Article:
Join us to read Northern Lights

In Book Review, Miscellaneous, Reading Groups on August 3, 2011 at 1:39 pm

Join us as we enter Pullman’s fantasy world Northern Lights, where demons swoop and scuttle along the streets of London and Oxford, where the mysterious Dust swirls invisibly through the air, and where only one child knows secrets the adults would kill for.

Lyra lives in a society where everyone’s soul is separate and visible. For every individual shares the journey of his life with a daemon, an animal form which stays close and shares all intimate thoughts and which by its very appearance can reflect the most subtle state of mind. Lyra and her daemon Pantalaimon enjoy a carefree existence as an orphan under the haphazard care of Jordan College in Oxford. There she plays with her friend Roger the kitchen boy, running wild in the College grounds, up on the roofs and down in the crypt.

But a morbid fear lurks in Lyra’s world. Children are disappearing, seduced somehow from the slums, vulnerable children who are unlikely to be missed. No one knows what happens to them for they are never heard of again, taken by the Gobblers. When the Gobblers strike in Oxford their appearance coincides with that of the strangely compelling Mrs Coulter who distracts Lyra from the alarming loss of Roger. Lyra begins to fear that Mrs Coulter is responsible for the abduction of the children and she determines to uncover the truth behind the Gobblers and what goes on at the Experimental Station in the remote north. There may also be a chance to rescue Roger.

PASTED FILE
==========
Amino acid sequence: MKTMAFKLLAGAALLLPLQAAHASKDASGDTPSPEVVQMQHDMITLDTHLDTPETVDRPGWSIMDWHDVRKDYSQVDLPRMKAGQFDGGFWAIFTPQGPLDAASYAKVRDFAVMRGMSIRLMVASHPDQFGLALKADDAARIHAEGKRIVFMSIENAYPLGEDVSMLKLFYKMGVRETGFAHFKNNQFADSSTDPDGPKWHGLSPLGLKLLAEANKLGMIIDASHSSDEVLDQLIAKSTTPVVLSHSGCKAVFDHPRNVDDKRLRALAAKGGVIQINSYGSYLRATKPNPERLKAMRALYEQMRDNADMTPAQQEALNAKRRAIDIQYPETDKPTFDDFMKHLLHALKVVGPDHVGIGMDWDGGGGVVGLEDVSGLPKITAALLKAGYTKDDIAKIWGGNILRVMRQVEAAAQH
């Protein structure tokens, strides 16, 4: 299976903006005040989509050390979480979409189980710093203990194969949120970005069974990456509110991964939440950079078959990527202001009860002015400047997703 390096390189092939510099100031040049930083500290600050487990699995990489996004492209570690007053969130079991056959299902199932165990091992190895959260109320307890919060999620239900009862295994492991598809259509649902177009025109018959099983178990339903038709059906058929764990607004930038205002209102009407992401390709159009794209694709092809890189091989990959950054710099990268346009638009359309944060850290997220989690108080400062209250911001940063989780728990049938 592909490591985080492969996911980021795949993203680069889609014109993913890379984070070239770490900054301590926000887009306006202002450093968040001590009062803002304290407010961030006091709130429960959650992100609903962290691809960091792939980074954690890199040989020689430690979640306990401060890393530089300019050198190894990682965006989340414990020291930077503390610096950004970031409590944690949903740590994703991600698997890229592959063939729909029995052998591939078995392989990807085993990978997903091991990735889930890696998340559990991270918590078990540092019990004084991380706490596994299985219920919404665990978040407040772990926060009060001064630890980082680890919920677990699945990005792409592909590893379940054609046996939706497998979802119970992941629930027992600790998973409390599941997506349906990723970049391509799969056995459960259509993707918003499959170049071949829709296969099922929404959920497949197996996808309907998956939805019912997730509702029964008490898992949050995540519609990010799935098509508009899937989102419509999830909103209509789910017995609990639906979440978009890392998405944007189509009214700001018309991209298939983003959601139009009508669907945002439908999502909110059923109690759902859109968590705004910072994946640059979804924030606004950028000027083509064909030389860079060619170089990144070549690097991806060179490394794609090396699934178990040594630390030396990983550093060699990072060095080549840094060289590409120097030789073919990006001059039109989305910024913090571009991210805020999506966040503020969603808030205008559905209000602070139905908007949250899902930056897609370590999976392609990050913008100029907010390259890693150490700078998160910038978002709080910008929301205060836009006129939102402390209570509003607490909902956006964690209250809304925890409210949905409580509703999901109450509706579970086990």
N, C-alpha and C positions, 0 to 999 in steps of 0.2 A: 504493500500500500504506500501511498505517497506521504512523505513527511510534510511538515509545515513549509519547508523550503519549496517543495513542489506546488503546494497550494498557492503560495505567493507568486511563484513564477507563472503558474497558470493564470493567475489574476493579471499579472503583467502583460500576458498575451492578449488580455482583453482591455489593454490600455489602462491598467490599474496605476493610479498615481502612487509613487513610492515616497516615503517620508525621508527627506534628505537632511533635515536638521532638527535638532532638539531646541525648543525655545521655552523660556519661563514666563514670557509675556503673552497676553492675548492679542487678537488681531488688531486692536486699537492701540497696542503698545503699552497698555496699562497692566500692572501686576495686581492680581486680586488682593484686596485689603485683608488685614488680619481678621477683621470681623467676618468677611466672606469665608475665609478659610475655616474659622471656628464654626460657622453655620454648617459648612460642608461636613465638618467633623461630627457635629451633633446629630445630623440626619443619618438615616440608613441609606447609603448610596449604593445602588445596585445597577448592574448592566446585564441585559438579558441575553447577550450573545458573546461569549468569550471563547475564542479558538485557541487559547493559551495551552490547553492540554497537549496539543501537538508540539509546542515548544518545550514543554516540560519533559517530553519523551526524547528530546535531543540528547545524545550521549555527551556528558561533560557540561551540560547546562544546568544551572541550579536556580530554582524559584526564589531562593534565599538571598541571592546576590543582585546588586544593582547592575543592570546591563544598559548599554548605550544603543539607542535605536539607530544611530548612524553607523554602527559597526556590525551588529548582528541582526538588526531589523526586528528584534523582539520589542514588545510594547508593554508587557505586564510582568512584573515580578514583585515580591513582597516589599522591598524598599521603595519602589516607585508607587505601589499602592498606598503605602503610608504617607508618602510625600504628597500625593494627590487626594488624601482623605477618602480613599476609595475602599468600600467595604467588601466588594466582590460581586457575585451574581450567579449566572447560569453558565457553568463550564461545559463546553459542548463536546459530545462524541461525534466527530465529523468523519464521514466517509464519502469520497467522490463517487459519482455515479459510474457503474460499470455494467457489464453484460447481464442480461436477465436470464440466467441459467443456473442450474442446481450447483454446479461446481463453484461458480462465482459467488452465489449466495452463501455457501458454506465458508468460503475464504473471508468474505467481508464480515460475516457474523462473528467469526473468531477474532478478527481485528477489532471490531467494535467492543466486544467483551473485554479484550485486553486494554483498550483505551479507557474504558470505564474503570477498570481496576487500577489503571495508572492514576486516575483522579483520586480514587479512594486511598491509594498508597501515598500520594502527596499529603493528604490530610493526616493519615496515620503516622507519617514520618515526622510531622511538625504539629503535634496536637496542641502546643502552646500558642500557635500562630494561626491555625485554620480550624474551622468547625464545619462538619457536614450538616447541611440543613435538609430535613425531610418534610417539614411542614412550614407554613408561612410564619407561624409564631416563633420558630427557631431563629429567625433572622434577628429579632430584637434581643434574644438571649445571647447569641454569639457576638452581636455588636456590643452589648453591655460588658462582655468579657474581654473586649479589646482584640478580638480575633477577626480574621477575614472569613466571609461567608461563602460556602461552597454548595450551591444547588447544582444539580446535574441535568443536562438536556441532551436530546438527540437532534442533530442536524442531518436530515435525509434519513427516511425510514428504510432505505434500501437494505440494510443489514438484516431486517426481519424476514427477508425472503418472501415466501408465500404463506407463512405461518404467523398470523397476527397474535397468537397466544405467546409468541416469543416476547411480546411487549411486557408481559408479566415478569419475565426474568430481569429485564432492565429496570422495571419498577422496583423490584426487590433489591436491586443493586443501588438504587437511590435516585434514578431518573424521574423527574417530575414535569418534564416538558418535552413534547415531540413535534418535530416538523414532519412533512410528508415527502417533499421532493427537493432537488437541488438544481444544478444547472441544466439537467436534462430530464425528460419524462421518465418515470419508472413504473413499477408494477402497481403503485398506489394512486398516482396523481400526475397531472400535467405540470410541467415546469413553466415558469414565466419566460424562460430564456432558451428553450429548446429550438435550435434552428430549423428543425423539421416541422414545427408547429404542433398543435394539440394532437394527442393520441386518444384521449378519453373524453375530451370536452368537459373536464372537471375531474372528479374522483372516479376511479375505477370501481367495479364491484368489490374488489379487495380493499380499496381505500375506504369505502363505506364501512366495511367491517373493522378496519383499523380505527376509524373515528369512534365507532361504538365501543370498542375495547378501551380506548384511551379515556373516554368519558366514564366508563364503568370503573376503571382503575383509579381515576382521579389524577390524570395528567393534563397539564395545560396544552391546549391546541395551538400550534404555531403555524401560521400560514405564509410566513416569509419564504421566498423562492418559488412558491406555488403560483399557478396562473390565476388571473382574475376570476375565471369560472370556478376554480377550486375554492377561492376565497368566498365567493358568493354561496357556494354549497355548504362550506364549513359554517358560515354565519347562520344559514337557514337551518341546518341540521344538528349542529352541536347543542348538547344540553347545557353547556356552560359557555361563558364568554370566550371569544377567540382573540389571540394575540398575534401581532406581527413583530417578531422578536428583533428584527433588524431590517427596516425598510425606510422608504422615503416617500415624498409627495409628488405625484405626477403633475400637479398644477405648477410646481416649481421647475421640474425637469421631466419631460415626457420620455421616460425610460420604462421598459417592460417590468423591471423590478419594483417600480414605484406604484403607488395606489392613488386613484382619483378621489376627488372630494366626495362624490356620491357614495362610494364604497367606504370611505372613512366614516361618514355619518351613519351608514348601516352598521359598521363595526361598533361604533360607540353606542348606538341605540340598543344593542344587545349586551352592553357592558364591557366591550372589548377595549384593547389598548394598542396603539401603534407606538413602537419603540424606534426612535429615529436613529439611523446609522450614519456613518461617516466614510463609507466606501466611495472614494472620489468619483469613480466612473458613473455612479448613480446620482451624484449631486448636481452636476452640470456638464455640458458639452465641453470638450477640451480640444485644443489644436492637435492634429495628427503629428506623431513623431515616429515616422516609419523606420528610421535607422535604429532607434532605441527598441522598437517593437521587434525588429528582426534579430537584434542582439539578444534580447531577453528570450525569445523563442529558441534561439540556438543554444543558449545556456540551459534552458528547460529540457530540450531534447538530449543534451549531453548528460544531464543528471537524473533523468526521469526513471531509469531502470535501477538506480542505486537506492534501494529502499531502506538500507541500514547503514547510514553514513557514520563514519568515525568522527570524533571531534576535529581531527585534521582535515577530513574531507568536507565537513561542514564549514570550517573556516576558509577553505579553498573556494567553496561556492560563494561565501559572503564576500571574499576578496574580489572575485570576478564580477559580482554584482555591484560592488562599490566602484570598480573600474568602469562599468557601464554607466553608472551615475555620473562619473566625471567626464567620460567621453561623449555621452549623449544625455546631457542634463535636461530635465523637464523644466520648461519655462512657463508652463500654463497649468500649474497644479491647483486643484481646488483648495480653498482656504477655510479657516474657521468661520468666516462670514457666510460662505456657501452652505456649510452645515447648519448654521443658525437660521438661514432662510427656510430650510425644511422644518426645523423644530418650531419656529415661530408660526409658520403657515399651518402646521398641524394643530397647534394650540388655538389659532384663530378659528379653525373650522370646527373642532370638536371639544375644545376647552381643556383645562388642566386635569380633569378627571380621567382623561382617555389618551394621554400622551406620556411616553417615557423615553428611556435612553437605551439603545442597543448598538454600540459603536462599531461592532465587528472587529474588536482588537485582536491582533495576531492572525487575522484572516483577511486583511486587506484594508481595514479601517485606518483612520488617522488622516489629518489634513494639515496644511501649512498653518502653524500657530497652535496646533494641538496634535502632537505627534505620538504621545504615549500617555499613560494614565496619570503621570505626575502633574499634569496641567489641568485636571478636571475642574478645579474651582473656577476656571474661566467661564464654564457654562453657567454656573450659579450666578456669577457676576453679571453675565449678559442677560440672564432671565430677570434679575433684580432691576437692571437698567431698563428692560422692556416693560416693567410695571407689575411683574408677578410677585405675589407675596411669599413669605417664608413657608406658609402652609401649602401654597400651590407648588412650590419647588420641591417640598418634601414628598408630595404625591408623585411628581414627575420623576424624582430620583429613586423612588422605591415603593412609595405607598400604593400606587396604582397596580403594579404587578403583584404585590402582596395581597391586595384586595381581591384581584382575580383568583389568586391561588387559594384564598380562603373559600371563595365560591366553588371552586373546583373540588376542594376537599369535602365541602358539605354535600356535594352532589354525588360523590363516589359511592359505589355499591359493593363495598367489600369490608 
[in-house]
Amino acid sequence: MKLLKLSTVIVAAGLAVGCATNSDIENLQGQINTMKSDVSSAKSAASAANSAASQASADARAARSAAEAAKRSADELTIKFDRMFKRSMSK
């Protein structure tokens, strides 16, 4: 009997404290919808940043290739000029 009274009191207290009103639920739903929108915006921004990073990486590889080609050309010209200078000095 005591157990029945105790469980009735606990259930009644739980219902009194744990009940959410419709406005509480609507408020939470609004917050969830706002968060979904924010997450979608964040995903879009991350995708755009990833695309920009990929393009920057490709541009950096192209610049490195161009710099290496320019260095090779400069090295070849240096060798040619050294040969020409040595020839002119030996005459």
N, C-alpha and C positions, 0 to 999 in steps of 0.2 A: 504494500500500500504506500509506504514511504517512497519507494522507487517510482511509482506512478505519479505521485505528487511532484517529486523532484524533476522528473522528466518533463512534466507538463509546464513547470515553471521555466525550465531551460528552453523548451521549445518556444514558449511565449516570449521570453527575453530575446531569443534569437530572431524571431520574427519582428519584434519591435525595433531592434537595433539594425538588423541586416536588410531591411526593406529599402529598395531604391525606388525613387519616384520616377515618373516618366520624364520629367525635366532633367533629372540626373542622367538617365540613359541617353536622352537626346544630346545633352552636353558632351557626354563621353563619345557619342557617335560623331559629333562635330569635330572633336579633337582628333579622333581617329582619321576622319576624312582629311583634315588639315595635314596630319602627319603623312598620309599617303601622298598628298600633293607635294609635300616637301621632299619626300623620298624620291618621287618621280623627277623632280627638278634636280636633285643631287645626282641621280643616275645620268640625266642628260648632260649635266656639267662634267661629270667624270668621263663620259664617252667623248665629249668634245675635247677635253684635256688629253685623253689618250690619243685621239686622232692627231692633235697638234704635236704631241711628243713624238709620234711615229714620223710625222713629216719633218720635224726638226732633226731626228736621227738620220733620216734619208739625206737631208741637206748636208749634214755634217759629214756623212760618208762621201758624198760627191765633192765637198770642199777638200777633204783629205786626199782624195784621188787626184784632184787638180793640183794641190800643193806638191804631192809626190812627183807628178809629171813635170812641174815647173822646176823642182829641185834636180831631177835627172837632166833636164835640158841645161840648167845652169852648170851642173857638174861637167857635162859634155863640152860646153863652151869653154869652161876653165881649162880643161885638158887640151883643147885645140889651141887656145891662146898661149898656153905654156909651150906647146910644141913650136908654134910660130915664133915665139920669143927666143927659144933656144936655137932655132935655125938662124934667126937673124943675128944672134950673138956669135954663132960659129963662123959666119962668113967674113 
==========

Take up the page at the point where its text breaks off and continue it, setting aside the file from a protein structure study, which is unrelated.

In the ensuing mission Lyra pits Good against Evil. And the Witches of the North hint at her fulfillment of a prophecy.

This is a book to be read on many levels. It can be read as a straightforward  adventure. But there are some challenging themes to ponder

Is the human soul separate from the human body? Does the soul die when the body dies? Can we commit a sin if we do not have a soul? Can we be rescued from the burden of original sin?

Is there a parallel universe?

What did you think about Pullman’s depictions of an arctic wonderland?

We look forward to your comments


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